Air Powered Projectile: An In-Depth Look
One of the best ways to engage your students in the study of projectile motion is with direct experiment and observation. For this purpose I recommend the air-powered projectile. It safely and reliably demonstrates projectile motion by simply releasing compressed air. Here are five experiments to get you started.
The soft nose cone provides a high degree of safety while the body's sleek design minimizes the effects of air resistance.
MEASURE LAUNCH VELOCITY
The first thing you want to do is determine the launch velocity by shooting straight up. It takes about 5 seconds to go up and come back down when shot vertically. Use the formula v=vo+at , analyze the top of the trajectory. At this point velocity = zero. Then set gravity to negative 10m/s/s. Gravity is pulling opposite the initial launch velocity, which is the unknown. Plugging in 2.5 seconds for time (assuming the trip takes the same time up as down) we get a launch velocity of about 25m/s. You might be concerned whether this is a safe speed, but the soft nose cone, and the fact that there is no chemical propellant ensures this. You may wish to wear safety goggles anyways.
The calculation of launch velocity is straight forward, requiring only algebra.
Sample data for the Range vs Angle Experiment. Note the systematic error on the zero.
ANGLE vs RANGE
A classic experiment that I have done every year since I started teaching is to investigate which angle generates the greatest launch distance. Students will have their own hypothesis. Without doing any math, try to hypothesize which angle will maximize the range. This is an experiment that works in both high school and middle school. The theoretical result is that 45 degrees maximizes range.
This is because the product of horizontal velocity and time in the air, which varies directly with vertical velocity, is maximized. The mathematical proof is a common homework problem in Honors Trigonometry classes and can be done without calculus. When you plot the data, a surprising result is that the complementary angles, like 30 and 60 degrees can have the same range as each other. This is because when the velocity is more horizontal, the vertical time is lessened, and vice versa.
When performing this experiment, it is helpful to use the angled wooden wedges option. These help adjust the angle without the use of clumsy blocks of wood or coupling. Another addition you might want to invest in are the varied speed washers. The different size caps affect the pressure limit that causes the seal to slip, launching the tube upward with the force of expanding gas. Larger washers can capture more of that force so it will go faster. This adds another variable which allows you to make new predictions. But with the same washers, you get the same time, every time.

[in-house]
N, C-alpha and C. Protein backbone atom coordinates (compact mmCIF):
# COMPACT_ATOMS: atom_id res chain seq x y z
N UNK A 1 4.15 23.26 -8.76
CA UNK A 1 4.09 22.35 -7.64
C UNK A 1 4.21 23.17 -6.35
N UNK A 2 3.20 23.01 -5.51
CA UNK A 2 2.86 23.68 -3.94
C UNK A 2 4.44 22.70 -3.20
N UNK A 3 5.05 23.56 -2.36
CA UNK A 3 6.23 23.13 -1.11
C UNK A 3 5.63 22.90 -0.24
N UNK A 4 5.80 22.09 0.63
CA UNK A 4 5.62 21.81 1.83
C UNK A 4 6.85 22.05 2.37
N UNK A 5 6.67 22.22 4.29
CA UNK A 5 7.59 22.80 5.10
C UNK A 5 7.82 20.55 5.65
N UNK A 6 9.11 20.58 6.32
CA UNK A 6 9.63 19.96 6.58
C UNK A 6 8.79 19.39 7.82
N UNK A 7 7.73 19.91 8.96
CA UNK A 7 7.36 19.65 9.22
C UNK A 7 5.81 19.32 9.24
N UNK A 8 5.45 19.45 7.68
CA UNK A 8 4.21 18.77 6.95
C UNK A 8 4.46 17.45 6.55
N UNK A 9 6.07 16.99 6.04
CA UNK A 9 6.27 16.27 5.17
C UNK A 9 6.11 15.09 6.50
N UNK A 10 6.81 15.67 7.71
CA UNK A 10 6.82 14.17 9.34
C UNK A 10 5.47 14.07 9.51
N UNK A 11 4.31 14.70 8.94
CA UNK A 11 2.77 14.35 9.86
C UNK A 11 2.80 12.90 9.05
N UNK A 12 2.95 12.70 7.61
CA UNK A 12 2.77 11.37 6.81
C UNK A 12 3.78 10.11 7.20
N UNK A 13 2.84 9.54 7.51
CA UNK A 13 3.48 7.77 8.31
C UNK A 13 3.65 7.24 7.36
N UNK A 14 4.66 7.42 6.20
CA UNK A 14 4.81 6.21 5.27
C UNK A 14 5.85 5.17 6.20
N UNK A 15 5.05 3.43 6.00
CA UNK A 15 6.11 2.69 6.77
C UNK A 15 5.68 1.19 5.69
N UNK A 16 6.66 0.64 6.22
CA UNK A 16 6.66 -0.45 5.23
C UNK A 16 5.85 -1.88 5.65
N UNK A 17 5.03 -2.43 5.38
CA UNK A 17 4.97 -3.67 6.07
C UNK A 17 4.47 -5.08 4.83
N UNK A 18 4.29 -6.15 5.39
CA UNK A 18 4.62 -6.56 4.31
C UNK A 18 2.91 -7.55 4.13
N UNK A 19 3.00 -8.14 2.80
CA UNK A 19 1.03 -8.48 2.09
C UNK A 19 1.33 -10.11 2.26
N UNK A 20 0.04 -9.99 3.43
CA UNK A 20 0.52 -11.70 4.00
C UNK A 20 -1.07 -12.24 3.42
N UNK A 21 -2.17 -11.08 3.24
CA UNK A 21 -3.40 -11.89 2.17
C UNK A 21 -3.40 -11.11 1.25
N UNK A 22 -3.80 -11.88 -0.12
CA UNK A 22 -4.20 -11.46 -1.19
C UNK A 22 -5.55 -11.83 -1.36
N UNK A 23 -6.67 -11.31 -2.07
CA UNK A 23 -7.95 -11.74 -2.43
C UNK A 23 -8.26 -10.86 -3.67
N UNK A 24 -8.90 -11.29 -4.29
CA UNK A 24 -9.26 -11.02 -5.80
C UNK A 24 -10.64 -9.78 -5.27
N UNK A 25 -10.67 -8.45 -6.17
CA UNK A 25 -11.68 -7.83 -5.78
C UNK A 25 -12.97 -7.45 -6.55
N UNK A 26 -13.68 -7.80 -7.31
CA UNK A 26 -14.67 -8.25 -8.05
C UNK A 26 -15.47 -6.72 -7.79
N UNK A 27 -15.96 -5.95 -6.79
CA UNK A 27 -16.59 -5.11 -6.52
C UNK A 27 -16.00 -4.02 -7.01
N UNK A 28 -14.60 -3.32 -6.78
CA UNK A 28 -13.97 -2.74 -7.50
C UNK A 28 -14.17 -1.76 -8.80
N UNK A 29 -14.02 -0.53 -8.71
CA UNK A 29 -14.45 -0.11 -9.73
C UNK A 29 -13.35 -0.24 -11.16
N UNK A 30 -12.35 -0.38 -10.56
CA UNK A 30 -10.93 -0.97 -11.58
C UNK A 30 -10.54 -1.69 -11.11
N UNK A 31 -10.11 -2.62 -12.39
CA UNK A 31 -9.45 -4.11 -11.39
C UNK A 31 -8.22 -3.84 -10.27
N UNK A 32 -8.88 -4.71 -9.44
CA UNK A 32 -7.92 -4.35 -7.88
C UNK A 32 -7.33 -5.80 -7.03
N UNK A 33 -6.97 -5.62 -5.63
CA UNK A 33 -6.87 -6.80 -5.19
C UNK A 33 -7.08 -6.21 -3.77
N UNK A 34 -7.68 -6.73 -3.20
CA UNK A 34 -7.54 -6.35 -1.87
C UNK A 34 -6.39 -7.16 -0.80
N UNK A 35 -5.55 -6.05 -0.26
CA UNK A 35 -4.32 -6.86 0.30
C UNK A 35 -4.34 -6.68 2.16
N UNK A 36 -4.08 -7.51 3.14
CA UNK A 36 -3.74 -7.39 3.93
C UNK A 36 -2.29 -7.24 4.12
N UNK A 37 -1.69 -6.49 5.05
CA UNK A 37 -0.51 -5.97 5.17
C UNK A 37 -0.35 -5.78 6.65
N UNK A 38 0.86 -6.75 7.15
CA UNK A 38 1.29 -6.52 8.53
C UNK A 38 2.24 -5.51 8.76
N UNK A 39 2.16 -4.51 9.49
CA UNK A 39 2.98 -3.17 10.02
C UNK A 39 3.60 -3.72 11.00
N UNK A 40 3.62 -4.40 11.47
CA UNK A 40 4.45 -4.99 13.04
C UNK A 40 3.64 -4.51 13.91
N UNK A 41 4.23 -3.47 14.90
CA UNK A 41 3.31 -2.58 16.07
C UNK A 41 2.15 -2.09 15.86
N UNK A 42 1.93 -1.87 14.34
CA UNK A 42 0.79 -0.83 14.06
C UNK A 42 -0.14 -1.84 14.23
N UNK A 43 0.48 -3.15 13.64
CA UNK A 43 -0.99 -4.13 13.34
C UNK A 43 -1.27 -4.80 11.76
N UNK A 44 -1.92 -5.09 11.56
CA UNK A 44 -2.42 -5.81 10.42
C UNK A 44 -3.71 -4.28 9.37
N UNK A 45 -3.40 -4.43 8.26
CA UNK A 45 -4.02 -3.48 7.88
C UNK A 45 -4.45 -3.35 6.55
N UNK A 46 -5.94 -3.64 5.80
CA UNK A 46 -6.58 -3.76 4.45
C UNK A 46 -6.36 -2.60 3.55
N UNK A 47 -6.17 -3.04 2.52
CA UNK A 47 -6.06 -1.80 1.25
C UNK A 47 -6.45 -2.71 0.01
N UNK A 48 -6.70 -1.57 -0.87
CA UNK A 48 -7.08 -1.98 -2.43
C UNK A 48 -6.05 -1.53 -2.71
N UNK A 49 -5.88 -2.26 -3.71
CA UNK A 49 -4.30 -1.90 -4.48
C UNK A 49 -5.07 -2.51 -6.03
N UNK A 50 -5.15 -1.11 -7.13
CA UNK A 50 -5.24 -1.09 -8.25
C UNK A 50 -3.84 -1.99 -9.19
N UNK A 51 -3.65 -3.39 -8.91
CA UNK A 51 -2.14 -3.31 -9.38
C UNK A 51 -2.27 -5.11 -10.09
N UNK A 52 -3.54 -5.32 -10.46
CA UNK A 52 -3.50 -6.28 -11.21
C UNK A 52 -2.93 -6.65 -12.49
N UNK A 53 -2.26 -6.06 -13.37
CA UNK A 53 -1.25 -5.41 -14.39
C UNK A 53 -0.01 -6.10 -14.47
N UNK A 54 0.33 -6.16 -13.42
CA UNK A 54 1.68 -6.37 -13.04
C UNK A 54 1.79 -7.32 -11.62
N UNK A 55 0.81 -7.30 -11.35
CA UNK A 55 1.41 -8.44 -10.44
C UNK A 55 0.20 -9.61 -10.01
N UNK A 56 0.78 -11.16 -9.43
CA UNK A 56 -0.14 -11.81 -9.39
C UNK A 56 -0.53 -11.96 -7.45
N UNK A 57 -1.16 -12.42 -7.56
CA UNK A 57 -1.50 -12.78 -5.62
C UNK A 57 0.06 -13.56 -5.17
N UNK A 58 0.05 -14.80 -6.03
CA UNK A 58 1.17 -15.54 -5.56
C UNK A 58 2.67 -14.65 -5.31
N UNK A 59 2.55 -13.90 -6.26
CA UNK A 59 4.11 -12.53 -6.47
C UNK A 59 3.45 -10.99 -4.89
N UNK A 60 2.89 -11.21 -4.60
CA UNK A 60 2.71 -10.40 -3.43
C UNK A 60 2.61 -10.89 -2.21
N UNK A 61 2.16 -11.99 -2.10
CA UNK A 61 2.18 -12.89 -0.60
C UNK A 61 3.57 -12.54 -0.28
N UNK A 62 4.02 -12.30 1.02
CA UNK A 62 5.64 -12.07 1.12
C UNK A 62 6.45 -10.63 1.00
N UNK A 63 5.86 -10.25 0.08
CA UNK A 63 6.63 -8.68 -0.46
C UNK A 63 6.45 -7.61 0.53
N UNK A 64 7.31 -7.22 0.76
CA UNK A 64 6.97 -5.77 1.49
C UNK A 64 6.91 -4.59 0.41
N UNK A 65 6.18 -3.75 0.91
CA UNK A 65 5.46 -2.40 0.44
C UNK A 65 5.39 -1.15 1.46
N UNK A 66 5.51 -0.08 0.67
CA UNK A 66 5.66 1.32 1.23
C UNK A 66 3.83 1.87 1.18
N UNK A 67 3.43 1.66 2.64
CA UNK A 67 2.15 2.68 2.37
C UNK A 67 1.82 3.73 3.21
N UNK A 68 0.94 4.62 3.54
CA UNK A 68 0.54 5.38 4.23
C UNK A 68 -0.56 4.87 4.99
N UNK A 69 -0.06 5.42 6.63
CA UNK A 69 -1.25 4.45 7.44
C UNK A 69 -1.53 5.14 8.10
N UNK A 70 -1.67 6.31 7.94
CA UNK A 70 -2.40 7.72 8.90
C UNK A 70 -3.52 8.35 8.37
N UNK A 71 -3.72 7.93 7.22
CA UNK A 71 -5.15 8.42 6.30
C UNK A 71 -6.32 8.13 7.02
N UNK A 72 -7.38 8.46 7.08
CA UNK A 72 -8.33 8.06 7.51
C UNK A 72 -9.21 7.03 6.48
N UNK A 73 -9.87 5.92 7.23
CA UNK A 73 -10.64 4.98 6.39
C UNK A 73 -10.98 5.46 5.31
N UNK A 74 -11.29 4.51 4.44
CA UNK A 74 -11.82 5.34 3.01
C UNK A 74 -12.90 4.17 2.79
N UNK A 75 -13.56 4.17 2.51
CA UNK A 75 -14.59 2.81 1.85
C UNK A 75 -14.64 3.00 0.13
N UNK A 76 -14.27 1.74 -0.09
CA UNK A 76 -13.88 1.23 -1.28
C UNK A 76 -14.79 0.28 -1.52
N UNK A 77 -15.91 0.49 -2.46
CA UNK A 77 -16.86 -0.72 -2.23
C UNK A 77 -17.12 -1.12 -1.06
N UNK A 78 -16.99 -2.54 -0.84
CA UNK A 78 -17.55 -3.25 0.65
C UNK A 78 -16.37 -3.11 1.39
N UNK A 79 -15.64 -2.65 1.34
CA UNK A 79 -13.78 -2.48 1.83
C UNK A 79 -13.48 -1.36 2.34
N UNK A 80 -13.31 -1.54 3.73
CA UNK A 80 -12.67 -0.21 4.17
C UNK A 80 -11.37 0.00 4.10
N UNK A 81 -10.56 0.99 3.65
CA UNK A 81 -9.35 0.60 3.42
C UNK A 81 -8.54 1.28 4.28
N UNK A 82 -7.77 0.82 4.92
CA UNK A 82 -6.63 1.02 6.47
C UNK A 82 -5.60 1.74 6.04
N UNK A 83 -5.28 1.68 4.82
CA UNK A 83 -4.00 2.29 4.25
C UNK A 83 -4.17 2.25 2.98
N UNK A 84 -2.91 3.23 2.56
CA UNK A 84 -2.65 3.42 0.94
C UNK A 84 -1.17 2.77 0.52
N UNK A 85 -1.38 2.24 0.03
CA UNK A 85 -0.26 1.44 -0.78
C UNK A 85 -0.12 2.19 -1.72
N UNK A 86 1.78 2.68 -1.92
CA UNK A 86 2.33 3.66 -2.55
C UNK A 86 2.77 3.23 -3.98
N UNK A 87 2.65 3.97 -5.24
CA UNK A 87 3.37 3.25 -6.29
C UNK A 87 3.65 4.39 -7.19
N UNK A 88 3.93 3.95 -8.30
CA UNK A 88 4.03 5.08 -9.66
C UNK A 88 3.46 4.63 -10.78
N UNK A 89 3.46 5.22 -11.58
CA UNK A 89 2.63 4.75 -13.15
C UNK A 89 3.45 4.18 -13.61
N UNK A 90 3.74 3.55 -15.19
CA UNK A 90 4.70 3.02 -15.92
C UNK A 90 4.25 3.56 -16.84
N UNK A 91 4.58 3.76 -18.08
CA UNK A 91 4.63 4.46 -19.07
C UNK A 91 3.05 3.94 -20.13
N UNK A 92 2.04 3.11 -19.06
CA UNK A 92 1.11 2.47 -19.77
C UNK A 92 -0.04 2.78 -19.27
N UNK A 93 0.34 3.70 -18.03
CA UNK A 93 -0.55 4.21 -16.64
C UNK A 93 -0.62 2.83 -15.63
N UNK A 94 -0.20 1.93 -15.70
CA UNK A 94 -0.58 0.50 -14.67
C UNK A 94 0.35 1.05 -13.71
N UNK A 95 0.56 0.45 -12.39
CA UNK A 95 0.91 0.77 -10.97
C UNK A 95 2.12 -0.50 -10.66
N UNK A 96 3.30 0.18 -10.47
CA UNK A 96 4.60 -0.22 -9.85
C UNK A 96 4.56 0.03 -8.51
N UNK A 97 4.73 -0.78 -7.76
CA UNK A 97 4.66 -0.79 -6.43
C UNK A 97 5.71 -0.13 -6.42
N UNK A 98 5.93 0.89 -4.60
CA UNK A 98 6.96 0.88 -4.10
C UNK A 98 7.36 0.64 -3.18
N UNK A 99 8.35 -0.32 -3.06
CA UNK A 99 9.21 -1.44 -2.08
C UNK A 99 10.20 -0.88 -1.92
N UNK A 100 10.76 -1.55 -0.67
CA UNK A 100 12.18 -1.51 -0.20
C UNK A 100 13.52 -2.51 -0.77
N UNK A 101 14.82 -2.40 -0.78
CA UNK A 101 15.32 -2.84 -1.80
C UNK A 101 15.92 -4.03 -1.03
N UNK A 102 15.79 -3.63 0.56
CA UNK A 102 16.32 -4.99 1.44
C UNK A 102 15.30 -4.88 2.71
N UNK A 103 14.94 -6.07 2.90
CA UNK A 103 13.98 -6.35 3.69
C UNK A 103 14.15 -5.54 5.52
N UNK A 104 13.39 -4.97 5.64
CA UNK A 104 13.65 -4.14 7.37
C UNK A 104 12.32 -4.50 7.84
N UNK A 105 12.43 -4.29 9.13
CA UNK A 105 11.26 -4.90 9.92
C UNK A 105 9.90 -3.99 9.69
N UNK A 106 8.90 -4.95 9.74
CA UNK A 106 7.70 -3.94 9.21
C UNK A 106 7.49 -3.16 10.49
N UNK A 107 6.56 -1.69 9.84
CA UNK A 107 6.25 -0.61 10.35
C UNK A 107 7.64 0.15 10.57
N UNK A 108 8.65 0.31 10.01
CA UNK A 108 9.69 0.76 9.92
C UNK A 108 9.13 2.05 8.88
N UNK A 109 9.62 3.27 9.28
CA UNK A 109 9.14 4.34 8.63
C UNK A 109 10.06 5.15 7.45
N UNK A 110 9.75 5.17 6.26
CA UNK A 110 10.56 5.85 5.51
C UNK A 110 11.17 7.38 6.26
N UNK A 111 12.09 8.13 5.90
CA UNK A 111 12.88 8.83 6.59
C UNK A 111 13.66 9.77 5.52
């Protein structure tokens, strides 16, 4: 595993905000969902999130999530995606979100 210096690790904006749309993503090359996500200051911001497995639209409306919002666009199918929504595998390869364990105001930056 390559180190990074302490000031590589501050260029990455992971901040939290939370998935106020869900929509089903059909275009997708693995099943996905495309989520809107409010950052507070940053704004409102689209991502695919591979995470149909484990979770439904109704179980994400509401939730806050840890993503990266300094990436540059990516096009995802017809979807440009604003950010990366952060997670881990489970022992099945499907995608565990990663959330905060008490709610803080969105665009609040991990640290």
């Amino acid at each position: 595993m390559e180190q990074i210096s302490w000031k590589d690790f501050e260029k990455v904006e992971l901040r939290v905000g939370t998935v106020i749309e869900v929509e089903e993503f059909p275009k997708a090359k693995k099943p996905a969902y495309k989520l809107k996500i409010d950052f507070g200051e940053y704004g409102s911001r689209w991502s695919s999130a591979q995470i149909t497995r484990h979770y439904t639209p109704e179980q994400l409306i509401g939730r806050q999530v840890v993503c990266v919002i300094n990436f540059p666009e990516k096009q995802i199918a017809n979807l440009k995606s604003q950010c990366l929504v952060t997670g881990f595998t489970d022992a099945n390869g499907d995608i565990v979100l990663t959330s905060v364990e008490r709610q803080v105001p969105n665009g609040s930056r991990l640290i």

The air rocket does not use any chemicals to launch. It only uses the compressed air of a bike pump, typically around 60 psi (pounds/square inch). When you launch the projectile, you will usually see some clouds appearing beside the base. They only last for a second, but can be made more visible by using a high speed camera. (Many students now have these in their smartphones.)
The clouds are caused by the humidity in the air being turned into a vapor due to the rapid temperature change. When a gas expands rapidly, it cools. This is called adiabatic expansion. It is an important idea in thermodynamics and this is a really good example of it. You've probably seen it when you open a champagne bottle, or even a soda.
Because the force of launch only acts in the initial moment, the rocket is an excellent example of a free falling projectile (unlike missiles and rockets). The sleek profile minimizes air resistance and turbulence while increasing the accuracy of the experiment.
Adiabatic clouds appearing during a typical launch event.
HIGHLY ACCURATE CALCULATED LANDING SITES
In video we launch the air powered projectile at 30 degrees, and from the first experiment, we already know the initial velocity, Vo=25m/s. We use Vo sin30 to find the initial upward velocity (12.5m/s) and Vo cos30 to find the horizontal component (21.6 m/s).
At the highest moment, it is only moving horizontally, so we once again can use v=vo+at. Only this time the plug step is 0=12.5-10t giving a time of 1.25 seconds to reach the top. Twice that is 2.5 seconds, the total time of flight.
The product of the horizontal component and the total time of flight is the distance traveled. (The horizontal velocity never changes.) The range, x=vhoriz * time = 21.6m/s * 2.5 sec = 54 m.
That the theoretical prediction. Take it with you, and some measuring tape (or the yard lines on the football field) and see what really happens.
When we did the experiment we got a result of 56 meters. That is less than 4% error, very good!
A typical projectile motion problem can now be performed experimentally, with a high degree of accuracy and while being highly engaging.
The impact location proves to be within 2 meters of the expected value.
Tarbut V' Torah High School
Irvine, CA, USA
James Lincoln teaches Physics in Southern California and has won several science video contests and worked on various projects in the past few years. James has consulted on TV's "The Big Bang Theory" and WebTV's "This vs. That" and the UCLA Physics Video Project.